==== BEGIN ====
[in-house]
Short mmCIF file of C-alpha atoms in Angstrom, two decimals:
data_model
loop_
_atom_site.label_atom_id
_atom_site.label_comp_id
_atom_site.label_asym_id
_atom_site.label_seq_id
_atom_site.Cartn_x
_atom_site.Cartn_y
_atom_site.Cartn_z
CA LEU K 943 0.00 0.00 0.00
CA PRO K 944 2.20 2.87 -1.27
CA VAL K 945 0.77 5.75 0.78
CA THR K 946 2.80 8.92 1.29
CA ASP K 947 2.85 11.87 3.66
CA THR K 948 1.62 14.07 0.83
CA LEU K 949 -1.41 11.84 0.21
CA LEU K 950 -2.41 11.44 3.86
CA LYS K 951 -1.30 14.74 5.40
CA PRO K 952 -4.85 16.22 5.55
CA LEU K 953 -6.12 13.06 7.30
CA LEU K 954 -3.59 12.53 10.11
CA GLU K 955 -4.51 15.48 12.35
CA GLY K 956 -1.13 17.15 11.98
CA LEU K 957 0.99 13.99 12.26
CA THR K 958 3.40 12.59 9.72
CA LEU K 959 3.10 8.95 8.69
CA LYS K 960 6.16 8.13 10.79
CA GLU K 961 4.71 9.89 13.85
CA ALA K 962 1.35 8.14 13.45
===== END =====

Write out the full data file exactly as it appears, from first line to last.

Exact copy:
[in-house]
Short mmCIF file of C-alpha atoms in Angstrom, two decimals:
data_model
loop_
_atom_site.label_atom_id
_atom_site.label_comp_id
_atom_site.label_asym_id
_atom_site.label_seq_id
_atom_site.Cartn_x
_atom_site.Cartn_y
_atom_site.Cartn_z
CA LEU K 943 0.00 0.00 0.00
CA PRO K 944 2.20 2.87 -1.27
CA VAL K 945 0.77 5.75 0.78
CA THR K 946 2.80 8.92 1.29
CA ASP K 947 2.85 11.87 3.66
CA THR K 948 1.62 14.07 0.83
CA LEU K 949 -1.41 11.84 0.21
CA LEU K 950 -2.41 11.44 3.86
CA LYS K 951 -1.30 14.74 5.40
CA PRO K 952 -4.85 16.22 5.55
CA LEU K 953 -6.12 13.06 7.30
CA LEU K 954 -3.59 12.53 10.11
CA GLU K 955 -4.51 15.48 12.35
CA GLY K 956 -1.13 17.15 11.98
CA LEU K 957 0.99 13.99 12.26
CA THR K 958 3.40 12.59 9.72
CA LEU K 959 3.10 8.95 8.69
CA LYS K 960 6.16 8.13 10.79
CA GLU K 961 4.71 9.89 13.85
CA ALA K 962 1.35 8.14 13.45